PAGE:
I used my old GPS unit to map my survey routes and to locate positions of previously discovered cavity trees that might harbor a great horned owl nest. One of these indeed proved to hold the nest, and the female still was present on March 25, late enough to indicate that hatched young were being brooded. Two attempts to find displaying woodcocks were unsuccessful, but during the first evening visit on March 17 I heard what I thought was a short call by a barred owl in the eastern portion of the preserve. Scott Meister reported hearing the species in the forest one evening the following week. No pileated woodpecker observations in March, but recent observations in preserves to the north along the West Branch suggest that the bird or birds seen here earlier may be wandering widely. Canada geese were down to small groups and pairs early in the month. By March 31 a nest was under incubation on the small island in the pond below the former house site.

Canada goose incubating on March 31.

Canada goose incubating on March 31.

Many killdeers were displaying in the restoration project area around the stream early in the month, but these were down to just a few individuals by month’s end. Bird activity generally increased as the season progressed, with the first cowbirds arriving March 8, a pair of hooded mergansers and 2 pairs of wood ducks present in the pond in the NW corner of the preserve for much of the month, sandhill crane flocks frequently passing overhead, a northern flicker and the first golden-crowned kinglets appearing on March 14, tree swallows on March 25, and two pairs of green-winged teals in the restored stream on March 26.

This hooded merganser pair may nest in one of the wood duck boxes at the northwest pond.

This hooded merganser pair may nest in one of the wood duck boxes at the northwest pond.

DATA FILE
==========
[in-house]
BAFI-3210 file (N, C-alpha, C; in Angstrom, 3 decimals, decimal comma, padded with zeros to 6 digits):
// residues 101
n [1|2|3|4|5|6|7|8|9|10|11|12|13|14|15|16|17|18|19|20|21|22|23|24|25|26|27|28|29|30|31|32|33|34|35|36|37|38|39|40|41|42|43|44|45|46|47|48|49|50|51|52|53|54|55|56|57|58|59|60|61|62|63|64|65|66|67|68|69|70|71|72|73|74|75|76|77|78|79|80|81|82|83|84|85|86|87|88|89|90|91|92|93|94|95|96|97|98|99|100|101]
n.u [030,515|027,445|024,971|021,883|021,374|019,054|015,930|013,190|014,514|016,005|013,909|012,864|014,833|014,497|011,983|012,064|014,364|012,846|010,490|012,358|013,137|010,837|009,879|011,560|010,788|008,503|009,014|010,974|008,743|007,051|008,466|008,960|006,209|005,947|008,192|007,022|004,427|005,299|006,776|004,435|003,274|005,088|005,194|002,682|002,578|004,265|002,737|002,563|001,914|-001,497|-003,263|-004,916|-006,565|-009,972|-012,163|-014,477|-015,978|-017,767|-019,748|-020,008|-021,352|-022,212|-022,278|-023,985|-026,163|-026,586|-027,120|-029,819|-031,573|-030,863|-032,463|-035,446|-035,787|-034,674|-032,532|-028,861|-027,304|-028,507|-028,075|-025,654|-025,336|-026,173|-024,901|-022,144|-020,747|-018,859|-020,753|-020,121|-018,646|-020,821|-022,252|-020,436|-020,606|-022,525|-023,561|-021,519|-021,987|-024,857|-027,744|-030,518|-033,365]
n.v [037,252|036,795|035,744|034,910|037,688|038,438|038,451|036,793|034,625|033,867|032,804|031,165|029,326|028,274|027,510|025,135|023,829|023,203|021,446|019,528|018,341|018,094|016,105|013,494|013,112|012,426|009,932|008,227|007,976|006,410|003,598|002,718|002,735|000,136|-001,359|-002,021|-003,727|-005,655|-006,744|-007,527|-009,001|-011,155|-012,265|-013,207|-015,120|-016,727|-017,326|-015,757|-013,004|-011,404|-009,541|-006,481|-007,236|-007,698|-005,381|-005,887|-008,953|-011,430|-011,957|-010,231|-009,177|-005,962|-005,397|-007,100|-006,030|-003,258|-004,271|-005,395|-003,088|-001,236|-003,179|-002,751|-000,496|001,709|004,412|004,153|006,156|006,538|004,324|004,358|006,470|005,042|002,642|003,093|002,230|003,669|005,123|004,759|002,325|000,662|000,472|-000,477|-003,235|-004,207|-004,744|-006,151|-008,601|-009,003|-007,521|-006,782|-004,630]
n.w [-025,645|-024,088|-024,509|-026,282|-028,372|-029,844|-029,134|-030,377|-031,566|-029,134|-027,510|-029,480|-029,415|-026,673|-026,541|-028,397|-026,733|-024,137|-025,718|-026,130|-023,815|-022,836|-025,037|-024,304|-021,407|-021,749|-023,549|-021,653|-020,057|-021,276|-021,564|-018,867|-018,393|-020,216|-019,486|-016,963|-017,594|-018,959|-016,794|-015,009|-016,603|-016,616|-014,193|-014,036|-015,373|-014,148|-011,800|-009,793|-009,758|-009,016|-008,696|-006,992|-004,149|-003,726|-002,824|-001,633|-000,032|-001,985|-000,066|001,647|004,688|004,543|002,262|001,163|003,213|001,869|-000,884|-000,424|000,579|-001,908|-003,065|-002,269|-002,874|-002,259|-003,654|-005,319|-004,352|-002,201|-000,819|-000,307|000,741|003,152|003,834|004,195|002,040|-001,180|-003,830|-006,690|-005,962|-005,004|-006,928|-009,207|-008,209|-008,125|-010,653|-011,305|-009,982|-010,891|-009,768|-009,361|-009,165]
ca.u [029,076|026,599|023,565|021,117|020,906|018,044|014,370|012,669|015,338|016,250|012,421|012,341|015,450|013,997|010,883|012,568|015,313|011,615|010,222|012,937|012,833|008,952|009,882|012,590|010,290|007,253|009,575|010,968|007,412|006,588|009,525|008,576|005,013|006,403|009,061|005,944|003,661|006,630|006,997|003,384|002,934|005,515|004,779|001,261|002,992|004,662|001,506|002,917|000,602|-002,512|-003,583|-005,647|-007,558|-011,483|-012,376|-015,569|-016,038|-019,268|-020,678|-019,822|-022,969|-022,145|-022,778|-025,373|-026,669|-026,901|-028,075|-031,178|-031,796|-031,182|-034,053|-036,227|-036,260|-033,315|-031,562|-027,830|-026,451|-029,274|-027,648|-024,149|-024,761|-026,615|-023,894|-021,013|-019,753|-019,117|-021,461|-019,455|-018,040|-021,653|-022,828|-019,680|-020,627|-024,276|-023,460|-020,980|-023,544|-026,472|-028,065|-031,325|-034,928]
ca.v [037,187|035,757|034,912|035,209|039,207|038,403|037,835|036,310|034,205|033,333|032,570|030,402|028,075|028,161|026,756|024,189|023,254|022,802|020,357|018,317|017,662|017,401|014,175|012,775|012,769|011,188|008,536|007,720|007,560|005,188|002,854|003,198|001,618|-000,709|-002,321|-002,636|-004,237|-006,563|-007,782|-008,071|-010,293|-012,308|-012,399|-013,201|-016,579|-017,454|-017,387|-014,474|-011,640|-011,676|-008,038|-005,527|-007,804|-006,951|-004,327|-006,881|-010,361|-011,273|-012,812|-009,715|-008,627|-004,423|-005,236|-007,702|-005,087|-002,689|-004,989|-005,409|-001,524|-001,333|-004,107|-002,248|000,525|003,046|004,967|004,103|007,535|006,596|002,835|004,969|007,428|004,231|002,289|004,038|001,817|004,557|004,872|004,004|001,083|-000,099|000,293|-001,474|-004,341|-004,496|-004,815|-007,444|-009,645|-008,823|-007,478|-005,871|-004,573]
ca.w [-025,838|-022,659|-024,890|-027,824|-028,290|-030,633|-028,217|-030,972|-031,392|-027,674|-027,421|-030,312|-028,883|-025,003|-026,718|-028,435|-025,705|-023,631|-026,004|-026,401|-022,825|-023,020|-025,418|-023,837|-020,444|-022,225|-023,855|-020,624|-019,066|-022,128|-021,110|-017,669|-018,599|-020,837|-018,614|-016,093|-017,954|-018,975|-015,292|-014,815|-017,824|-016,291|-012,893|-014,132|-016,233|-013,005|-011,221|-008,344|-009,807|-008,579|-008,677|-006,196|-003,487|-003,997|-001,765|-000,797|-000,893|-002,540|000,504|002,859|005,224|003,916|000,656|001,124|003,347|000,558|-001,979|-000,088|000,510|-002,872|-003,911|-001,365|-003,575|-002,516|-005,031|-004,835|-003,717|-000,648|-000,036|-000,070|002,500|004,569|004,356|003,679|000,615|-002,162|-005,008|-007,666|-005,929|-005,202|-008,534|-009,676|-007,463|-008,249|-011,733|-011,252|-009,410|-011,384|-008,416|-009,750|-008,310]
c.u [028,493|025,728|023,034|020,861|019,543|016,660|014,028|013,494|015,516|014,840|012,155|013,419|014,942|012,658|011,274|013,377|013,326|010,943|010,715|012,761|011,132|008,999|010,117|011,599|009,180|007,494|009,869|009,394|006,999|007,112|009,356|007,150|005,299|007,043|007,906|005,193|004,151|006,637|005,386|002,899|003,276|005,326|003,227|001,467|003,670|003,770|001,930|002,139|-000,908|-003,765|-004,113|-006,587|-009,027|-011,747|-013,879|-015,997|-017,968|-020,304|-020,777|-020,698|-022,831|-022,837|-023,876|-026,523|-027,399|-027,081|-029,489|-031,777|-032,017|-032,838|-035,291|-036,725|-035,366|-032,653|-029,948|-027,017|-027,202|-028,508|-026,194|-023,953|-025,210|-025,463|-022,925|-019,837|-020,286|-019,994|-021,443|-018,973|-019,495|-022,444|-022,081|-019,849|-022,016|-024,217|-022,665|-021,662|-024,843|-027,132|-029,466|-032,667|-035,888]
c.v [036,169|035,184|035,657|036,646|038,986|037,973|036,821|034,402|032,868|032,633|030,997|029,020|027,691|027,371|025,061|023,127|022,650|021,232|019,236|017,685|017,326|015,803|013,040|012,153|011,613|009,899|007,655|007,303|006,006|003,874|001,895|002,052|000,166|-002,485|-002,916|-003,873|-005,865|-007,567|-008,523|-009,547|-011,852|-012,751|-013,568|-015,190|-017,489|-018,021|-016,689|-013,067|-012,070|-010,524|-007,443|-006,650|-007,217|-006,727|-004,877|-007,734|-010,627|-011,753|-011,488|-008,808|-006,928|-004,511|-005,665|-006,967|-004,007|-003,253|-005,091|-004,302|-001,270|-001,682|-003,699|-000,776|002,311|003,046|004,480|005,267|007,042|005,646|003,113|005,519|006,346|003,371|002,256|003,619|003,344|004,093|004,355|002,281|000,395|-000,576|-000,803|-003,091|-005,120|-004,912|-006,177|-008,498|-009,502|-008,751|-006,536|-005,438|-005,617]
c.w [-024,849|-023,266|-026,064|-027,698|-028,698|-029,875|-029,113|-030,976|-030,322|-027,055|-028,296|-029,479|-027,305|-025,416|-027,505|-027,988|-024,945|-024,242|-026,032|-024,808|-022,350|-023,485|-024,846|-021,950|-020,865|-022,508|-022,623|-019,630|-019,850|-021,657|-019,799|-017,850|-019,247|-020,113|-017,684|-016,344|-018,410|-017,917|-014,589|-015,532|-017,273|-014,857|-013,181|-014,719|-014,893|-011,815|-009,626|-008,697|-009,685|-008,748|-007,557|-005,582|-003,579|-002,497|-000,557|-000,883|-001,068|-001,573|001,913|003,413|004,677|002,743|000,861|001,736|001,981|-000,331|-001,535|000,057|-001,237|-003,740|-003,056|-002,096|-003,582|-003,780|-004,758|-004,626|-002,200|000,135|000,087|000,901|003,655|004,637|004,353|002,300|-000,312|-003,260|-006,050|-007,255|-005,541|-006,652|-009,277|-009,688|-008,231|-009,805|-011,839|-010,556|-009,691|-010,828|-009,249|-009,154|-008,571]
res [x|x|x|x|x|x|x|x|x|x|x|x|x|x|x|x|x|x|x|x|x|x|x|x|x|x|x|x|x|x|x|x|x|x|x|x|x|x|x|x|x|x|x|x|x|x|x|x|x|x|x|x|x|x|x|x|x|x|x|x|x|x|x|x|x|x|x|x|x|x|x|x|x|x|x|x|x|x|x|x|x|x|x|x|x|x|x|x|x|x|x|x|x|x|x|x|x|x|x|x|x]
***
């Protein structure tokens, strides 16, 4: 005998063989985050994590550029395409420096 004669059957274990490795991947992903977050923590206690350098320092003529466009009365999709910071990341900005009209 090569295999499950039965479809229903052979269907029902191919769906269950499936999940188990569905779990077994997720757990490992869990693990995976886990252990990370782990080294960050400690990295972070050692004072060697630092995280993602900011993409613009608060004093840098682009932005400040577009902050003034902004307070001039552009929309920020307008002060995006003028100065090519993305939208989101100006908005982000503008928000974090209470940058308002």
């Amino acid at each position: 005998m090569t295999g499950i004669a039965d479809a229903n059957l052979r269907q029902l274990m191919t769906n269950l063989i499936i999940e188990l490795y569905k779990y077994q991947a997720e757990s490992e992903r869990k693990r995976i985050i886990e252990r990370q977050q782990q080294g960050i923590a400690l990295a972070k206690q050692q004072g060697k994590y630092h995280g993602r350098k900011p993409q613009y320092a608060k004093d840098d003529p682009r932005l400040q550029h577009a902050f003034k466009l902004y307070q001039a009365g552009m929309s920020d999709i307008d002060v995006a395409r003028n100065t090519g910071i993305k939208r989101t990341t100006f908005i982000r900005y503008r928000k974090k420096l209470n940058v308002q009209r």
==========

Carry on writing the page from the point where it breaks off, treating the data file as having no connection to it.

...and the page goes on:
A shed antler found on March 17 in the forest near Winfield Road matched the buck photographed in the same area on November 1.

Someone found an old deer skull and propped it against a trailside tree.

Someone found an old deer skull and propped it against a trailside tree.

The first snake observed on the preserve was a midland brown snake on March 29. That same day several painted turtles were sunning in the eastern pond.

Western chorus frogs began singing on March 11, and ultimately displayed in three locations. The largest number were in the fringes of the eastern pond, and many also were in two temporary ponds in the meadow north of the entrance drive. Numbers of bullfrogs, large and small, had emerged by March 21.

One of the March 21 bullfrogs.

One of the March 21 bullfrogs.

The first butterfly of the year was a mourning cloak observed on March 21. A cabbage white appeared on March 29. The former overwinters in the adult form, the latter as a pupa. Several small brown moths were active on the forest floor on March 31. One was photographed and appears to be a tortricid, close to several similar species of Pelochrista or perhaps Eucosma.

A possible Pelochrista

A possible Pelochrista

Silver maples were blooming by March 11, and spring beauties by March 31.

Spring beauties were the first native herbaceous wildflowers to bloom at St. James Farm in 2016.

Spring beauties were the first native herbaceous wildflowers to bloom at St. James Farm in 2016.

Restoration clearing of the forest was completed by mid-March, and a new set of stakes presumably marking the new trail route was placed in the final week.

Concluding the Search

by Carl Strang

This year’s great horned owl nest search was the most intimidating I have done. There are 344 acres in the area I monitor, the portion of St. James Farm Forest Preserve that is north of Butterfield Road. A large portion of that acreage is forested, and it’s an old forest with many large trees that might harbor an owl nest. Furthermore, despite excellent restoration of the forest, a significant portion still has a difficult-to-negotiate understory dense with thorny barberries and roses mixed with way-blocking honeysuckles. Over a two-week period I went through the preserve, noting locations of candidate tree cavities and open tree tops.

One of the many possible nest cavities, large enough to hold an incubating owl that might not be visible from the ground.

One of the many possible nest cavities, large enough to hold an incubating owl that might not be visible from the ground.

Another candidate cavity. The weather often was gloomy, the limited light reducing photo quality and making it difficult to see if anything was inside.

Another candidate cavity. The weather often was gloomy, the limited light reducing photo quality and making it difficult to see if anything was inside.

There also were many old trees that had lost their tops.

There also were many old trees that had lost their tops.

Another example of a topped tree that could host a nest.

Another example of a topped tree that could host a nest.